With his two-word characterization — “meaningful gulf’’ — NHL Players Association boss Donald Fehr finally and officially set the tone of contract talks between the NHL and its players Thursday.
The tone, in short, is troublesome.
Just back from a whirlwind jaunt to Moscow and Barcelona, where he apprised a contingent of Euro-based NHLers on the CBA deep discount the league would like to enact, Fehr and his freres informed owners that the players aren’t all that intrigued or otherwise motivated by being the agents by which owners divvy up their side of the income ledger. No one should be surprised. The players believe they gave up their shirts in the last go-round, and now don’t want to surrender suspenders and short pants.
Again, let’s not forget, league revenues have grown by 50 percent since the New NHL opened for business after the 2004-05 lockout. That 50 percent gain represented a $1 billion growth spurt, which translates to astounding financial health and welfare, especially considering how the rest of us have feasted on lettuce sandwiches since the 2008 start of the Great Recession. Imagine how much greater things would have grown if this were the Roaring ‘90s. Take me back to that North American fruited plain. Now.
“We have a wide gap to bridge on a whole host of issues,’’ said NHL commissioner Gary Bettman, who also reiterated the obvious — that he will impose the third lockout of his term on Sept. 15 if there is no deal in place.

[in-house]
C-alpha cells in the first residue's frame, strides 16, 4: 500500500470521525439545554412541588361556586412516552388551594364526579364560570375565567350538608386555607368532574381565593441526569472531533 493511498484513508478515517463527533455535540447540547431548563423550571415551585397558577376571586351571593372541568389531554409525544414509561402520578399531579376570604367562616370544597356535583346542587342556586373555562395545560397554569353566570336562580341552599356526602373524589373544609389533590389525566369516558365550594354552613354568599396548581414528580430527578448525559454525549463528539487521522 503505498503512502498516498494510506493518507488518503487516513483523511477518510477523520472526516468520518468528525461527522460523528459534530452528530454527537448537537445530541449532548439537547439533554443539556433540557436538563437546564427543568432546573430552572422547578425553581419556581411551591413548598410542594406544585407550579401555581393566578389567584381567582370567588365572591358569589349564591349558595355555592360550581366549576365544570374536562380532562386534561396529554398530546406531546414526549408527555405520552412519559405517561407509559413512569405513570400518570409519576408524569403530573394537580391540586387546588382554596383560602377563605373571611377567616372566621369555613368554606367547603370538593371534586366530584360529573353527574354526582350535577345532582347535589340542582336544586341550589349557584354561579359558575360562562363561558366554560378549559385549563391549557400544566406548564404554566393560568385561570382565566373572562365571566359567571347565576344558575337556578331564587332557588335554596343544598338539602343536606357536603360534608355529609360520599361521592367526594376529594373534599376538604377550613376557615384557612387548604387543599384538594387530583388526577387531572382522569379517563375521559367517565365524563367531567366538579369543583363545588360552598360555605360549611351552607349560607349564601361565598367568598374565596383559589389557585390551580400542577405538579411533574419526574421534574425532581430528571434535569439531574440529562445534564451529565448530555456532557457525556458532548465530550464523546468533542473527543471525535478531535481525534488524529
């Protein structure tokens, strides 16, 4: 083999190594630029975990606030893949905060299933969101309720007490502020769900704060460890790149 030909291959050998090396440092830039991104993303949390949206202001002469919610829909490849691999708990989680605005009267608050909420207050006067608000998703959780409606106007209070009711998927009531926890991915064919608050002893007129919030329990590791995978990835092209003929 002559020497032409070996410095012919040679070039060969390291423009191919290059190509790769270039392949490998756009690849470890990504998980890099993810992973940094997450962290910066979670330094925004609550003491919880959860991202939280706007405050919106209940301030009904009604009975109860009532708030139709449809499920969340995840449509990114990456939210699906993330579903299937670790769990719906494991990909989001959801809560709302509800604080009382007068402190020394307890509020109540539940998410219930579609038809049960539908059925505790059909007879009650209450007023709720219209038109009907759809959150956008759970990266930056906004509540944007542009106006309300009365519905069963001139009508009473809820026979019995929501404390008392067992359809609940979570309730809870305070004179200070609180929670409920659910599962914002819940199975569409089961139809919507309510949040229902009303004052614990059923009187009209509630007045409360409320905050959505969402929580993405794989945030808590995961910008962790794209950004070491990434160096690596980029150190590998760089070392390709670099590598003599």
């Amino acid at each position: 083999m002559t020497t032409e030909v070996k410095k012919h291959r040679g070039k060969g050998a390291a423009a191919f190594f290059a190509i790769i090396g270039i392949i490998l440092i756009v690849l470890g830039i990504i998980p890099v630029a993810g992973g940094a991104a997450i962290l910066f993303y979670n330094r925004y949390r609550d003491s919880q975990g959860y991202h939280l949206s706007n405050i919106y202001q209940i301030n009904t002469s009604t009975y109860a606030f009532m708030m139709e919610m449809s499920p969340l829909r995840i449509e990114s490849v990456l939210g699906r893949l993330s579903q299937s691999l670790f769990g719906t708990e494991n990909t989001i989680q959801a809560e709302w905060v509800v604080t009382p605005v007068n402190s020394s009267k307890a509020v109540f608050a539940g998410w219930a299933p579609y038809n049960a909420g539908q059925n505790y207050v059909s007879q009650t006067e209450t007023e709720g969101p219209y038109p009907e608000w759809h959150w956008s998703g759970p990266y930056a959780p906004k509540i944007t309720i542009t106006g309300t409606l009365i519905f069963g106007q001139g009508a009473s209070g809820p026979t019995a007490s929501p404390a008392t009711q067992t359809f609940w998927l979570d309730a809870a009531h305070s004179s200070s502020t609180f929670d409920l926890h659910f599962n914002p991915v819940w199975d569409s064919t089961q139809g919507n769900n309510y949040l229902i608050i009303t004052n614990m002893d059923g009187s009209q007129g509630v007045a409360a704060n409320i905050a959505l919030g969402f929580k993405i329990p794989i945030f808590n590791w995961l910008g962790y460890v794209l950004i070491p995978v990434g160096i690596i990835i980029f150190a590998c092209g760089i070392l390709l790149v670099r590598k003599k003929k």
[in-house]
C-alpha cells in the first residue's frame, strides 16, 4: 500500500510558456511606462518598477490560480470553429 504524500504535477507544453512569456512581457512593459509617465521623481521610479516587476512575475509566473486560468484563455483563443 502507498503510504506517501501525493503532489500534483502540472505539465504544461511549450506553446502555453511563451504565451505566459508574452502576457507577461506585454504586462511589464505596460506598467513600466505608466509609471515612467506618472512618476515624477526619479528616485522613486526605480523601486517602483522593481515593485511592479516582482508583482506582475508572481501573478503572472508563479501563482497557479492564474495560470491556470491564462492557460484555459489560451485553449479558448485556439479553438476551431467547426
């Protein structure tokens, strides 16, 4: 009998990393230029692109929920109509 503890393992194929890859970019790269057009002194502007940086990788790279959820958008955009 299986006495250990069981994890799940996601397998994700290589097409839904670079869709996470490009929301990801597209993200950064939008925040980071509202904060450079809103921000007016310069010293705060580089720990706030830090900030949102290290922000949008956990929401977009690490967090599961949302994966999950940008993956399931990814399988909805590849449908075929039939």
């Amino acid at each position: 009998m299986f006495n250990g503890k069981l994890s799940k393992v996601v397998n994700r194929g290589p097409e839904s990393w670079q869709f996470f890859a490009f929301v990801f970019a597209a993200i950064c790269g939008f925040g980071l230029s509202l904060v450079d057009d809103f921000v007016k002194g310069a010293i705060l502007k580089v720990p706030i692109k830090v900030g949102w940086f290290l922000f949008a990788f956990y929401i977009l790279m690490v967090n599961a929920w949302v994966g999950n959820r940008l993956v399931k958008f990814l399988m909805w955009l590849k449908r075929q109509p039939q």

From the owners’ side, the lament is that not enough of the new $1 billion trickled into their pockets, despite the fixed salary system that guarantees the players no more than 57 percent of the overall take (defined as Hockey Related Revenues). However — and this is a big however — the league is trying to explain to Fehr et al that owners have been left with only 29 percent of the new dollars created over the last seven seasons. That’s right, even with cost certainty, as defined by that 57 percent “take” limit from gross revenues, owners claim that nearly three-quarters of those new billion dollar bills have ended up as “player’” dollars and not “owner’’ dollars.
Summation: This process will be glacial, in terms of size, speed, and chill.
This week (likely Tuesday), the NHLPA is expected to make a formal response/counterproposal to what the league dropped on the table last month. In short, what I expect the players to propose, as said in this space a week ago, is that the owners develop creative ways to balance out their rich and poor franchises. They’ll suggest that the well-heeled likes of Montreal, Toronto, Vancouver, and Boston get more serious about sharing the wealth with shoeless souls such as Nashville, Phoenix, Florida, and Columbus. Hard to envision Jerry Jacobs writing a check for Owner X in Arizona, isn’t it?
While all that bit of socialism no doubt will offend the senses of most capitalist-thinking owners, let us not forget that a salary cap at its core is a brand of socialism. Understandably, the owners (read: gander) might not want what’s good for the players (read: goose), but that’s precisely the world they bargained for, in fact insisted upon, when they capped the players’ wages seven years ago.
If the owners don’t want to come up with something similar for themselves, then labor’s best retort would be to dump the cap, bring back unfettered wages, and open wide the casino doors once again.